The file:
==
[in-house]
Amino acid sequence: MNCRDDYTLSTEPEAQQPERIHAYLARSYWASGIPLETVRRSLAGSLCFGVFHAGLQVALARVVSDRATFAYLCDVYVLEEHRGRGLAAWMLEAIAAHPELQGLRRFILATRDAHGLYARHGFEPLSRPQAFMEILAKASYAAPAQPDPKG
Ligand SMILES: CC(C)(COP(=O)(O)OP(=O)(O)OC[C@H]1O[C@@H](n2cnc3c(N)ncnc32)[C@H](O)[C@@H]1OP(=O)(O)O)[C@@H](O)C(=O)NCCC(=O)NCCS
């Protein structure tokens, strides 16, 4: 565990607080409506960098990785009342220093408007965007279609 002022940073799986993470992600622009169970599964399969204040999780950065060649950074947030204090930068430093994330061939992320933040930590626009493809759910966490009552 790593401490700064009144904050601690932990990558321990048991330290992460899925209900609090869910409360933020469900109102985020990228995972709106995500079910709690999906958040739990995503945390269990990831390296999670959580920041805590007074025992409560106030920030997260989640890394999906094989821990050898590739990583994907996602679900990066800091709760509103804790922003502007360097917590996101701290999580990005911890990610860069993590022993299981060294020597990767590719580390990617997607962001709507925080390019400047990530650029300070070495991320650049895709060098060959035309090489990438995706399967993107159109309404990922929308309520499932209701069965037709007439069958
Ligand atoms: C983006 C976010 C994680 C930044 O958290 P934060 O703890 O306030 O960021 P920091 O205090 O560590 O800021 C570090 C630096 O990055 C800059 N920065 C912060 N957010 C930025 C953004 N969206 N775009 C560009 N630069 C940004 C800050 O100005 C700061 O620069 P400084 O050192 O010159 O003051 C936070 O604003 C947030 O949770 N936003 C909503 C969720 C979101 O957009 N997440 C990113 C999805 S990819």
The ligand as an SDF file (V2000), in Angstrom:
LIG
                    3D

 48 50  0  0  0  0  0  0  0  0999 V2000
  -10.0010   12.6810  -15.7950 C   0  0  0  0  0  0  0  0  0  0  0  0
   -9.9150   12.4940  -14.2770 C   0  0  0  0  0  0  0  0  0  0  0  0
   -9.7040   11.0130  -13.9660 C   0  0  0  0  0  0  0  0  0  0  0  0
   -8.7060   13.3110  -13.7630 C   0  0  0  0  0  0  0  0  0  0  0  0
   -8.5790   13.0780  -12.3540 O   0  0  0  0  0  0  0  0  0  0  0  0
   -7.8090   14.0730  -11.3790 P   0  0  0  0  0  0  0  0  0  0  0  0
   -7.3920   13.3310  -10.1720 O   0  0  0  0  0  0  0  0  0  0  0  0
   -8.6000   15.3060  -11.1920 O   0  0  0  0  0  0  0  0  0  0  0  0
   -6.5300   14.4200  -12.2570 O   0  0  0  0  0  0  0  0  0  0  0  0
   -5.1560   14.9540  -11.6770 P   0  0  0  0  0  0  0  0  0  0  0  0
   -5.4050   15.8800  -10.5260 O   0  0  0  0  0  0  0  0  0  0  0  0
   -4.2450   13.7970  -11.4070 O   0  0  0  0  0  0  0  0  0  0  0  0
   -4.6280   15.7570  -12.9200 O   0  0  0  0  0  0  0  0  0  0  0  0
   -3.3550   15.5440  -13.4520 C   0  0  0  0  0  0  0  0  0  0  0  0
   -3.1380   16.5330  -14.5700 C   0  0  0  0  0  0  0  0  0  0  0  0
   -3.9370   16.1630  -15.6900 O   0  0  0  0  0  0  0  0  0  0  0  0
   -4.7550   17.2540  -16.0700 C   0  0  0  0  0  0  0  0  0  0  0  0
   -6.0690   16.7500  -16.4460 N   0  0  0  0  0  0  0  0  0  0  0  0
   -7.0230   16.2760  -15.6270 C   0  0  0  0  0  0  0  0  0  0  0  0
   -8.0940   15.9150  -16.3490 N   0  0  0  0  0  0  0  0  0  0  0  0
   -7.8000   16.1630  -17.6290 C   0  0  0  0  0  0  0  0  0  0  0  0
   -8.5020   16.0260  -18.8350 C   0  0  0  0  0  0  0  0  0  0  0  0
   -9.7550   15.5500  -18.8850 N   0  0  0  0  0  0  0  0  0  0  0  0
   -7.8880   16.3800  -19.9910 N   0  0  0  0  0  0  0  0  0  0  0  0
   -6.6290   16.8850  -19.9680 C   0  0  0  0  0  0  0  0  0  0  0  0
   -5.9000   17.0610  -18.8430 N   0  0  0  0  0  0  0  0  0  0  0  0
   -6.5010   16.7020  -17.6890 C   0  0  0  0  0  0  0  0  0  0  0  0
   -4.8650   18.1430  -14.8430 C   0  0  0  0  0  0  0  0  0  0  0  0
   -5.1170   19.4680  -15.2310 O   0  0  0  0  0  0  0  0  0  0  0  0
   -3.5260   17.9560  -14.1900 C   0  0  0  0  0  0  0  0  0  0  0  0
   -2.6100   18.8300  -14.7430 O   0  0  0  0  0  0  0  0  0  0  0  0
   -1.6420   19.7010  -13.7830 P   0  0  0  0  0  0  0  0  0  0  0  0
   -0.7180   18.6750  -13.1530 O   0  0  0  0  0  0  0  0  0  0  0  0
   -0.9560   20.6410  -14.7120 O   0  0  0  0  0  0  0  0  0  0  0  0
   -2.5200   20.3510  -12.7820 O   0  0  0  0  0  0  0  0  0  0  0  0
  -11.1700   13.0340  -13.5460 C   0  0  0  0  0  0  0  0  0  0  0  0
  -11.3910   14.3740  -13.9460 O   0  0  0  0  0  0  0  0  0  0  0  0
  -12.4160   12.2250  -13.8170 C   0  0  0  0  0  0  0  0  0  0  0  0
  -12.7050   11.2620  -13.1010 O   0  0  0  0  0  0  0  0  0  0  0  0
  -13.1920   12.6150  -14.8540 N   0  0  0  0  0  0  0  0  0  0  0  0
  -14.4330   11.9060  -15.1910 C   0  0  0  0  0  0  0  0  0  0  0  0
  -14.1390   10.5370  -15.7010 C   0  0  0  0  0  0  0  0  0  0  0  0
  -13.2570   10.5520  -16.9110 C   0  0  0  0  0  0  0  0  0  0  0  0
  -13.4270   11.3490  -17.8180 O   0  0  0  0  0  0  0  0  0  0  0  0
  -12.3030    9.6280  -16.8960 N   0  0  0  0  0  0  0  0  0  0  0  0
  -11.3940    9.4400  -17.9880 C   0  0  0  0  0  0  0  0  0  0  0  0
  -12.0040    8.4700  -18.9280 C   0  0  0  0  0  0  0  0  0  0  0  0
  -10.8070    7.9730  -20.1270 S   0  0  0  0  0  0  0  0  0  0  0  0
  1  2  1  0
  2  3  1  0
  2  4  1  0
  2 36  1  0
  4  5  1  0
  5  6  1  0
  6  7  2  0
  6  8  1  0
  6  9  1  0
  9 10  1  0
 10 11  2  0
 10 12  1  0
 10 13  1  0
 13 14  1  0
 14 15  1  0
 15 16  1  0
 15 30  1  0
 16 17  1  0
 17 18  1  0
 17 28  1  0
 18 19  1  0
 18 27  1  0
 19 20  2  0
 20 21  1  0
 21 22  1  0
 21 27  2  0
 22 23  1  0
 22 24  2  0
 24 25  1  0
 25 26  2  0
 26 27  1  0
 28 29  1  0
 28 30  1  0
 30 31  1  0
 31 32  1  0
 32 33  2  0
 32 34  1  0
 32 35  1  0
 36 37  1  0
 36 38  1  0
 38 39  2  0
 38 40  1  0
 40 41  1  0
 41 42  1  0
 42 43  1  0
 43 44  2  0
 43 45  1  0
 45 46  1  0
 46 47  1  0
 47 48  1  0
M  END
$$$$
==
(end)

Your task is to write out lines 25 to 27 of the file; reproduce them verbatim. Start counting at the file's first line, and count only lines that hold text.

   -3.9370   16.1630  -15.6900 O   0  0  0  0  0  0  0  0  0  0  0  0
   -4.7550   17.2540  -16.0700 C   0  0  0  0  0  0  0  0  0  0  0  0
   -6.0690   16.7500  -16.4460 N   0  0  0  0  0  0  0  0  0  0  0  0